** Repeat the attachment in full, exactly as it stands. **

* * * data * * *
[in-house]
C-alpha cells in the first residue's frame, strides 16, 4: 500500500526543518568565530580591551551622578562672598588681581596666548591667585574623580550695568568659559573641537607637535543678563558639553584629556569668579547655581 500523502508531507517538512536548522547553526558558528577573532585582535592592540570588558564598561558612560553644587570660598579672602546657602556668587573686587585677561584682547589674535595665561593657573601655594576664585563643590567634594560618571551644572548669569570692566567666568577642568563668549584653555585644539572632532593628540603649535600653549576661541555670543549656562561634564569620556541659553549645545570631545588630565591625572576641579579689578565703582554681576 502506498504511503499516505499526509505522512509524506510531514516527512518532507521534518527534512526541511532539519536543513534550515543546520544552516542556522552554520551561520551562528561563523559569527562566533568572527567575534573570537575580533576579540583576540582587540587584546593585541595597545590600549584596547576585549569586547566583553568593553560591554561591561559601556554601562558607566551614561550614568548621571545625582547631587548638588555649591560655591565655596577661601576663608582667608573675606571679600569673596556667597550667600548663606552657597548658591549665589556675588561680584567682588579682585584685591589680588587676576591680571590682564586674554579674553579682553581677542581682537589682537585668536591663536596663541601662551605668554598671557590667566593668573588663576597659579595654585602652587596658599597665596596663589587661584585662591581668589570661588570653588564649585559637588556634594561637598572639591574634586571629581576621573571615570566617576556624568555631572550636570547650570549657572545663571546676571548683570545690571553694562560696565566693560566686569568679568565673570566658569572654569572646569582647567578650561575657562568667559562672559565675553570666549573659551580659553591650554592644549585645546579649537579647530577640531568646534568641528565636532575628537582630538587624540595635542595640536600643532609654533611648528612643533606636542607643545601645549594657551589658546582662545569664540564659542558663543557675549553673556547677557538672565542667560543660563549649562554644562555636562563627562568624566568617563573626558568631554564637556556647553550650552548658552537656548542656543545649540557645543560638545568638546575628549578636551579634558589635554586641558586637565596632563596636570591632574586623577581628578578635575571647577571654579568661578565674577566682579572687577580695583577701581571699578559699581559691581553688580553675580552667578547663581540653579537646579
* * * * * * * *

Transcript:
[in-house]
C-alpha cells in the first residue's frame, strides 16, 4: 500500500526543518568565530580591551551622578562672598588681581596666548591667585574623580550695568568659559573641537607637535543678563558639553584629556569668579547655581 500523502508531507517538512536548522547553526558558528577573532585582535592592540570588558564598561558612560553644587570660598579672602546657602556668587573686587585677561584682547589674535595665561593657573601655594576664585563643590567634594560618571551644572548669569570692566567666568577642568563668549584653555585644539572632532593628540603649535600653549576661541555670543549656562561634564569620556541659553549645545570631545588630565591625572576641579579689578565703582554681576 502506498504511503499516505499526509505522512509524506510531514516527512518532507521534518527534512526541511532539519536543513534550515543546520544552516542556522552554520551561520551562528561563523559569527562566533568572527567575534573570537575580533576579540583576540582587540587584546593585541595597545590600549584596547576585549569586547566583553568593553560591554561591561559601556554601562558607566551614561550614568548621571545625582547631587548638588555649591560655591565655596577661601576663608582667608573675606571679600569673596556667597550667600548663606552657597548658591549665589556675588561680584567682588579682585584685591589680588587676576591680571590682564586674554579674553579682553581677542581682537589682537585668536591663536596663541601662551605668554598671557590667566593668573588663576597659579595654585602652587596658599597665596596663589587661584585662591581668589570661588570653588564649585559637588556634594561637598572639591574634586571629581576621573571615570566617576556624568555631572550636570547650570549657572545663571546676571548683570545690571553694562560696565566693560566686569568679568565673570566658569572654569572646569582647567578650561575657562568667559562672559565675553570666549573659551580659553591650554592644549585645546579649537579647530577640531568646534568641528565636532575628537582630538587624540595635542595640536600643532609654533611648528612643533606636542607643545601645549594657551589658546582662545569664540564659542558663543557675549553673556547677557538672565542667560543660563549649562554644562555636562563627562568624566568617563573626558568631554564637556556647553550650552548658552537656548542656543545649540557645543560638545568638546575628549578636551579634558589635554586641558586637565596632563596636570591632574586623577581628578578635575571647577571654579568661578565674577566682579572687577580695583577701581571699578559699581559691581553688580553675580552667578547663581540653579537646579